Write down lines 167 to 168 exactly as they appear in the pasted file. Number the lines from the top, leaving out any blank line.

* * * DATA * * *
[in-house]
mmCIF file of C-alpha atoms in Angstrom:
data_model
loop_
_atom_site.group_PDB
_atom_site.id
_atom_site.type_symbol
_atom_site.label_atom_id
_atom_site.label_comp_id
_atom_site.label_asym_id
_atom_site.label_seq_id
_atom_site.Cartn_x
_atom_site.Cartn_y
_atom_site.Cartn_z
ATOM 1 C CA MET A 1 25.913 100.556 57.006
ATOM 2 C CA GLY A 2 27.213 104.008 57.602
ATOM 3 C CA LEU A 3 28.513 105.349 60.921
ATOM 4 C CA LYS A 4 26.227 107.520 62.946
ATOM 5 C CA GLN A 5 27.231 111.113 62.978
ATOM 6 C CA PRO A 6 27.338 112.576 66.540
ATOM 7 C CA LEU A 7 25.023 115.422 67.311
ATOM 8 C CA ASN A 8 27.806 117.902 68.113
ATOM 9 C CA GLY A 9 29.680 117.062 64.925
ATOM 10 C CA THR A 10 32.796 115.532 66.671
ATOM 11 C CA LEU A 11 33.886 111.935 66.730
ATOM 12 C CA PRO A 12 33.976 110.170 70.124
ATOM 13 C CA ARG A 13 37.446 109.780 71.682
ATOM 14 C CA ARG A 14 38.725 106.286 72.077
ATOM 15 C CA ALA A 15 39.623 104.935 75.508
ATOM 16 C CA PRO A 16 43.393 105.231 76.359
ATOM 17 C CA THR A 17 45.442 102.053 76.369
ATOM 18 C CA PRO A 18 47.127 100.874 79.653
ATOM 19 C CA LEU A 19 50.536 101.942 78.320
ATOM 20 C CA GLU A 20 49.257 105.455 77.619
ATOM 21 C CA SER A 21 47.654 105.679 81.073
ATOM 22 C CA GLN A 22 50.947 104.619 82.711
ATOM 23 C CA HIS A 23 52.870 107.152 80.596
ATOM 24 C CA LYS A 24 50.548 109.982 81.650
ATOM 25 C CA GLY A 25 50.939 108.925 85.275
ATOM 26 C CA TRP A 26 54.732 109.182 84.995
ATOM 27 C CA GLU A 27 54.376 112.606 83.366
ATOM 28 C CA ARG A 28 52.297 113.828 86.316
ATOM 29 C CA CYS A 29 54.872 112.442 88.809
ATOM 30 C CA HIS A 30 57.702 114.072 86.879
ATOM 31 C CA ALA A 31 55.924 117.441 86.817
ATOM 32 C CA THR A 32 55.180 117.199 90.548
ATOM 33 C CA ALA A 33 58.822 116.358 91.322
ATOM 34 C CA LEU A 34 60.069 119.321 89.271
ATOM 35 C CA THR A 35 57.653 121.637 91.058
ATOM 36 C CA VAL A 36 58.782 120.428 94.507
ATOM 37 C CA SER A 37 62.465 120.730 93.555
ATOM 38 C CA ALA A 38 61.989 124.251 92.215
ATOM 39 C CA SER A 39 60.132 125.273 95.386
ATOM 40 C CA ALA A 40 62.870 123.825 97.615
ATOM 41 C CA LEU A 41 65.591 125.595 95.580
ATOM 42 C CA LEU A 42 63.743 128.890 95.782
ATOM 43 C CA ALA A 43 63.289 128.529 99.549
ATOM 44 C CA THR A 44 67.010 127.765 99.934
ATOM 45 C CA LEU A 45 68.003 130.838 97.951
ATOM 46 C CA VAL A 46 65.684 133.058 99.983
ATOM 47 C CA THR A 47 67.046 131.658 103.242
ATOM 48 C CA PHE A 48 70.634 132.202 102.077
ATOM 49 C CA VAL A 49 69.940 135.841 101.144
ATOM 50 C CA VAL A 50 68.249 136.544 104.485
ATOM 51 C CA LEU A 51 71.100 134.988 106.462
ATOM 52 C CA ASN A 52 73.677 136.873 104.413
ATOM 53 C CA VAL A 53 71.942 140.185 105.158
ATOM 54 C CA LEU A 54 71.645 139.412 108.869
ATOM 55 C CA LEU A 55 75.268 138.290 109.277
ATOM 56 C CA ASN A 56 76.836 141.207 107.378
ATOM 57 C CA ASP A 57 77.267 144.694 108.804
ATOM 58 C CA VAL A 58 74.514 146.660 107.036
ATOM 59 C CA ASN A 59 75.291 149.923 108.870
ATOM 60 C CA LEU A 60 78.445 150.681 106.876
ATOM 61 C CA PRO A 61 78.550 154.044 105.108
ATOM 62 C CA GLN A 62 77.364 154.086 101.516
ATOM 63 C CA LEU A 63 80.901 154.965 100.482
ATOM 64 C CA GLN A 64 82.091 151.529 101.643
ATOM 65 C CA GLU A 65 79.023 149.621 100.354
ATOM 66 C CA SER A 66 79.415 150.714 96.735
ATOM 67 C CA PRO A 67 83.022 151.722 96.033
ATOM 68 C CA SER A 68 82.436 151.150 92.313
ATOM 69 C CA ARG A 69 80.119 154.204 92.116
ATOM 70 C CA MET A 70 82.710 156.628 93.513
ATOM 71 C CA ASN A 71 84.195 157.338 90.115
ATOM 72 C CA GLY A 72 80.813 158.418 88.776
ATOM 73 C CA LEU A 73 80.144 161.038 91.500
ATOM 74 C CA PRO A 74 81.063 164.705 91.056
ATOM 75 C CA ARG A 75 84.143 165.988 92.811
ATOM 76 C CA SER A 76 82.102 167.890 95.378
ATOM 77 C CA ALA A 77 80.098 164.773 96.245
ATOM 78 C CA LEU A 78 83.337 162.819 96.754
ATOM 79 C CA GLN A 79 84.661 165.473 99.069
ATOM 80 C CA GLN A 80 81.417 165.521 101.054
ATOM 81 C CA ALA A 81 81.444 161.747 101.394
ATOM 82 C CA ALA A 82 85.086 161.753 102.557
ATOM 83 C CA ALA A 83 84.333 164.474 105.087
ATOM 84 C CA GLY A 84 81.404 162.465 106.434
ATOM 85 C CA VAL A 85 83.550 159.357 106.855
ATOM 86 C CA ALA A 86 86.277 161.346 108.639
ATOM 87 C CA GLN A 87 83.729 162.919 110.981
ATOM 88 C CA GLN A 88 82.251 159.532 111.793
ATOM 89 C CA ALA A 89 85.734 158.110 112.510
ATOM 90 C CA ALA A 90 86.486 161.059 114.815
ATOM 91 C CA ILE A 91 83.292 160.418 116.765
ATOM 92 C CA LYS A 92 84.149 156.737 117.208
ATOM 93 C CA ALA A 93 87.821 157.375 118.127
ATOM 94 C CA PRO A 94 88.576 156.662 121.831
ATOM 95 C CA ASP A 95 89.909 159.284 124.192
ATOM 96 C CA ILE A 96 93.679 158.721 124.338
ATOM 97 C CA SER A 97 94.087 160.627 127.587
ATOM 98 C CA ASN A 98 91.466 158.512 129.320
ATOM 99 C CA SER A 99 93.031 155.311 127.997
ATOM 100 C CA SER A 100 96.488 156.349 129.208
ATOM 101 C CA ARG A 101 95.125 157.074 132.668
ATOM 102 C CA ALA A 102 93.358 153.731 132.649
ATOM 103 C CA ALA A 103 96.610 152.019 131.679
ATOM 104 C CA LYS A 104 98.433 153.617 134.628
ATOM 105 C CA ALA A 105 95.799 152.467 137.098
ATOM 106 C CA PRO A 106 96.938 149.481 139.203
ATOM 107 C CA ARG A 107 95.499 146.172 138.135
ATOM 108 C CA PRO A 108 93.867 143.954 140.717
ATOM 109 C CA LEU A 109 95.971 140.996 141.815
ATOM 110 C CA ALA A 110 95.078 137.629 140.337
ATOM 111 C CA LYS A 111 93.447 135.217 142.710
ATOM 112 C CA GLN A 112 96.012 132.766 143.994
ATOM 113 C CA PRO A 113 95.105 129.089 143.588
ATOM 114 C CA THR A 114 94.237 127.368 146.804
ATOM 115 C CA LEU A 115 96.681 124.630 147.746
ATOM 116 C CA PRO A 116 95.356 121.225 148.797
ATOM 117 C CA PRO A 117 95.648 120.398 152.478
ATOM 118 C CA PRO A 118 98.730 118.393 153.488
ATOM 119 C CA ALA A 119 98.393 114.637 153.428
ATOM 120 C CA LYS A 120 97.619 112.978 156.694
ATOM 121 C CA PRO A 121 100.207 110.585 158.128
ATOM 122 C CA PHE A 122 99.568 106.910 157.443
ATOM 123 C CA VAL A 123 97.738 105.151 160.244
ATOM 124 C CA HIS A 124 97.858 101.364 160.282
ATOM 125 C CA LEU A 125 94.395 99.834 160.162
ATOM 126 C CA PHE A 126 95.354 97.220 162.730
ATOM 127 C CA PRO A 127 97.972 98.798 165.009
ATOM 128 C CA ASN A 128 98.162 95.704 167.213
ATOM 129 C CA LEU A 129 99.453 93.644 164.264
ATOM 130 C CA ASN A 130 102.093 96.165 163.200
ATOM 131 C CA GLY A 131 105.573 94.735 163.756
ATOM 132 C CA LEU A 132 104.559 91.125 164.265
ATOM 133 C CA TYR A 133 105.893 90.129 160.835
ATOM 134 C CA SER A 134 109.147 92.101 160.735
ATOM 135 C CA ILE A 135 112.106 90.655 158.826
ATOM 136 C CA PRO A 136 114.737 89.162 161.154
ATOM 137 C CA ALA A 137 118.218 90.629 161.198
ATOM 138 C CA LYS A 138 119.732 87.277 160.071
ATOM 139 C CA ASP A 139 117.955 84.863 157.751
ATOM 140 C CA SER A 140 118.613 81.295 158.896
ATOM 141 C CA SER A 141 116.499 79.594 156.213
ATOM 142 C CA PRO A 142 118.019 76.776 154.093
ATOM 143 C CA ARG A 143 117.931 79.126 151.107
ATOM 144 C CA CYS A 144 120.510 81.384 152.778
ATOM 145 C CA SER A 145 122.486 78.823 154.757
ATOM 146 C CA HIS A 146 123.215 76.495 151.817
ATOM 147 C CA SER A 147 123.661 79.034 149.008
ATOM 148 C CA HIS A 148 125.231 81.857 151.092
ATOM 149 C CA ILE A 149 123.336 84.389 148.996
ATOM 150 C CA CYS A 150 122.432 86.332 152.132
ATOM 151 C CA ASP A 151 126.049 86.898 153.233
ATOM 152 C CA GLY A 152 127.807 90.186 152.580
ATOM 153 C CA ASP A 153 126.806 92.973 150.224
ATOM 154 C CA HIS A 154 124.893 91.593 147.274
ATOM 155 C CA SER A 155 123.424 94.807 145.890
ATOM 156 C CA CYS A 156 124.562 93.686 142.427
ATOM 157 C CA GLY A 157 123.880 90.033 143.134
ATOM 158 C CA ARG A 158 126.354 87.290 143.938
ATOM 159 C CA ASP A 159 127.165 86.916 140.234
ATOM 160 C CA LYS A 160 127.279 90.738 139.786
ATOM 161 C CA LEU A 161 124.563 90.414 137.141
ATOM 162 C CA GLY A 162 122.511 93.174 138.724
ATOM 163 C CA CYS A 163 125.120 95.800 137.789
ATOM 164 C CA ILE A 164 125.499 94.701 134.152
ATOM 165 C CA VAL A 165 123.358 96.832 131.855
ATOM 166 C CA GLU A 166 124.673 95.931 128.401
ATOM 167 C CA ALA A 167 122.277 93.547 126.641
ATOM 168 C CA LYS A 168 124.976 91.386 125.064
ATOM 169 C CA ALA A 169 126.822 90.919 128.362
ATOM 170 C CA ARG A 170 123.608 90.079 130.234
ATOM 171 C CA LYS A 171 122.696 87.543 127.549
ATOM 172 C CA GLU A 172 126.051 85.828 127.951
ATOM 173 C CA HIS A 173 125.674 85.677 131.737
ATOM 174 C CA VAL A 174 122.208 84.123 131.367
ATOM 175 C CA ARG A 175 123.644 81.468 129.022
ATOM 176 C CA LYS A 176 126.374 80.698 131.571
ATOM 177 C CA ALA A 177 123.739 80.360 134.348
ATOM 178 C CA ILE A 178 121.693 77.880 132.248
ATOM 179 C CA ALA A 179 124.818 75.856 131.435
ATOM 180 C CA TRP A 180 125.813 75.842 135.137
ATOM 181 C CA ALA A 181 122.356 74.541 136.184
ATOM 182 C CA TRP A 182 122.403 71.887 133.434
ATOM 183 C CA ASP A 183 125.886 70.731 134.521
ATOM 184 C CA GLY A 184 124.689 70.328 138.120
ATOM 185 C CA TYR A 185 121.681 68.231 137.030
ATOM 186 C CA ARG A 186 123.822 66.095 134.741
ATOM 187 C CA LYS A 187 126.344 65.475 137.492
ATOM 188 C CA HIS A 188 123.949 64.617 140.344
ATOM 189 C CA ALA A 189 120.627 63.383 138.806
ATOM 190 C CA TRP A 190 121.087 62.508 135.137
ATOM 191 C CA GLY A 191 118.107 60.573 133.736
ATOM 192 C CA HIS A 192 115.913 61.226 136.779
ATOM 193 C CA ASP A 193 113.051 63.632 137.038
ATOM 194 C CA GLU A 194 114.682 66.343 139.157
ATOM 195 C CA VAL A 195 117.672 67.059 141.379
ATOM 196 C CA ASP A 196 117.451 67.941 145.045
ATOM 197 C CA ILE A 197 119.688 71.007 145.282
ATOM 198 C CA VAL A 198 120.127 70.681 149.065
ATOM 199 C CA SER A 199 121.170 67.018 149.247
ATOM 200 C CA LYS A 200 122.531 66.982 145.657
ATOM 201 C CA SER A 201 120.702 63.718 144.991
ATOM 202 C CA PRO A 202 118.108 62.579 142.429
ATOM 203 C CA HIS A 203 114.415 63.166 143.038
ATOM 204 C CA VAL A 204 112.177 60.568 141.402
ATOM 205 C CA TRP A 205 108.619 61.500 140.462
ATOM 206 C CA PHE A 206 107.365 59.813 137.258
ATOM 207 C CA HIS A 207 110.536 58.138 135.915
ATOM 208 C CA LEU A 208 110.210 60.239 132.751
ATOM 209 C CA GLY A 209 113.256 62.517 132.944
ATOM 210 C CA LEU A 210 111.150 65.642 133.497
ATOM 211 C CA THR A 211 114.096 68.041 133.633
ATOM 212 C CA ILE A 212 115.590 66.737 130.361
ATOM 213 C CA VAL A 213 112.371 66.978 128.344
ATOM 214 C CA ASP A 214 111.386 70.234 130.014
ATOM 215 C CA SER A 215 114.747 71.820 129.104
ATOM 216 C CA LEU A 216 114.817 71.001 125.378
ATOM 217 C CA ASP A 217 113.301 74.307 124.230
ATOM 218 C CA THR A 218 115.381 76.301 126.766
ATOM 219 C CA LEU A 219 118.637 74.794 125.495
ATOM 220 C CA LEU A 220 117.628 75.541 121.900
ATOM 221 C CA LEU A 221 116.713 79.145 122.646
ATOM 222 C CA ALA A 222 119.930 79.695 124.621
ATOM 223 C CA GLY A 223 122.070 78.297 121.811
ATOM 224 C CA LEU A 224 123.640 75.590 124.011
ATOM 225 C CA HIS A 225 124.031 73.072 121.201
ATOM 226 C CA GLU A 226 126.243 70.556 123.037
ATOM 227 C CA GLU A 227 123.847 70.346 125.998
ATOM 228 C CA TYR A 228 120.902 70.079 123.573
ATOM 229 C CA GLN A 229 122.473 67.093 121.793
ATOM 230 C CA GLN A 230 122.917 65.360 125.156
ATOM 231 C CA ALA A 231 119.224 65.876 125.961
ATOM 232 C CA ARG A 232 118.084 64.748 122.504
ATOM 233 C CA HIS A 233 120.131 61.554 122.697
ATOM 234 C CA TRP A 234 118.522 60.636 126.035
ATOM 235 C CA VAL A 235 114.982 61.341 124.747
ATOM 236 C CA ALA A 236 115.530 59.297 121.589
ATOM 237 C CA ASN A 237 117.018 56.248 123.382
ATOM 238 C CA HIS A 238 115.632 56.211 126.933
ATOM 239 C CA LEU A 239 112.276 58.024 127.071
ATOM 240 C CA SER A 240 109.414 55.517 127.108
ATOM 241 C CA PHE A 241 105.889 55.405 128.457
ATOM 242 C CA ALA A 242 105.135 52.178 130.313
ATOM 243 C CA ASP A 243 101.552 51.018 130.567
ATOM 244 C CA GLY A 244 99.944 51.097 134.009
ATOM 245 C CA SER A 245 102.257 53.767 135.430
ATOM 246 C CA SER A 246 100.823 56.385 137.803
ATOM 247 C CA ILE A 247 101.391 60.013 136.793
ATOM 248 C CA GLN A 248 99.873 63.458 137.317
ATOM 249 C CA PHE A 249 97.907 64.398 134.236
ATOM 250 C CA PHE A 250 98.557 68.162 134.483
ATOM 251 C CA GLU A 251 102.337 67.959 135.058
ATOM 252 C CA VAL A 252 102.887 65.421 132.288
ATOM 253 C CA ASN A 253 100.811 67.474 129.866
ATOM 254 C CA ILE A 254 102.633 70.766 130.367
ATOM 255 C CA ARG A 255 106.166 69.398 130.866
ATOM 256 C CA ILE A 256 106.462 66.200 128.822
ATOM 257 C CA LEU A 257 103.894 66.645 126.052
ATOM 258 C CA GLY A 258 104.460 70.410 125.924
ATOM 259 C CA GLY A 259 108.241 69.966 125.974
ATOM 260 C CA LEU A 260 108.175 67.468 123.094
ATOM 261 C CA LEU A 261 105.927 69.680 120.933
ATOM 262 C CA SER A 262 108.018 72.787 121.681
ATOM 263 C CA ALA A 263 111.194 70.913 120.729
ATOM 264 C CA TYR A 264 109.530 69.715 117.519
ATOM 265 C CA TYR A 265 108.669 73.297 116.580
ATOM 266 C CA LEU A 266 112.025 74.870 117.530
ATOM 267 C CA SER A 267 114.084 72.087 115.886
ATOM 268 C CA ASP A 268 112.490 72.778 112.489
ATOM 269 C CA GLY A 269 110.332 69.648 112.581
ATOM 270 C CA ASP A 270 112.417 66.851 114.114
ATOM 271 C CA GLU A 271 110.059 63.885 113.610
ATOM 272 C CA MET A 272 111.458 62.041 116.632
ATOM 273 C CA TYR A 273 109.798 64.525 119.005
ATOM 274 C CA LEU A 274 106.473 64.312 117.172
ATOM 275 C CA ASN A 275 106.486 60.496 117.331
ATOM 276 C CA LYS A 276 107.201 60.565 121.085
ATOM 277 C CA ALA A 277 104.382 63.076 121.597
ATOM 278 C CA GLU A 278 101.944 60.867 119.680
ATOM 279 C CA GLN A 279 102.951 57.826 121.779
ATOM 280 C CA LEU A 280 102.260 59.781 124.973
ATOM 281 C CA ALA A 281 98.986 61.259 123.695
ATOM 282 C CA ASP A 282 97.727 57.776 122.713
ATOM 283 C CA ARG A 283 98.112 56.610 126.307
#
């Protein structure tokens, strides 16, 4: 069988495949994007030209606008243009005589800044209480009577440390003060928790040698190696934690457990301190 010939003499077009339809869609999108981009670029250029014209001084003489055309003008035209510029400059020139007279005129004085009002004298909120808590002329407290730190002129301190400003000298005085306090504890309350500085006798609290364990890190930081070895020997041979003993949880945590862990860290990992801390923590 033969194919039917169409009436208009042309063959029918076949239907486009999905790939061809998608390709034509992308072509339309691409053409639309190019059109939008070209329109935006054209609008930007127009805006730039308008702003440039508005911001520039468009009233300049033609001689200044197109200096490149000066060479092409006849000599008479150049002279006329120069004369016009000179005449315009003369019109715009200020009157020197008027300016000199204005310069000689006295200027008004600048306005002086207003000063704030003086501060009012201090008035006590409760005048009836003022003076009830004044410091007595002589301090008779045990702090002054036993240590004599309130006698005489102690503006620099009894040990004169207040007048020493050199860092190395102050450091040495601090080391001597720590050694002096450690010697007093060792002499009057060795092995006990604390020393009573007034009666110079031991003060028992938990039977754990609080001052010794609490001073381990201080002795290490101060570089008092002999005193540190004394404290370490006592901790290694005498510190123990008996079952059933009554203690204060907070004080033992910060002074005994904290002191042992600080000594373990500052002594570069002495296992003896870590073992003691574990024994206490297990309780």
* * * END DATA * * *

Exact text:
ATOM 153 C CA ASP A 153 126.806 92.973 150.224
ATOM 154 C CA HIS A 154 124.893 91.593 147.274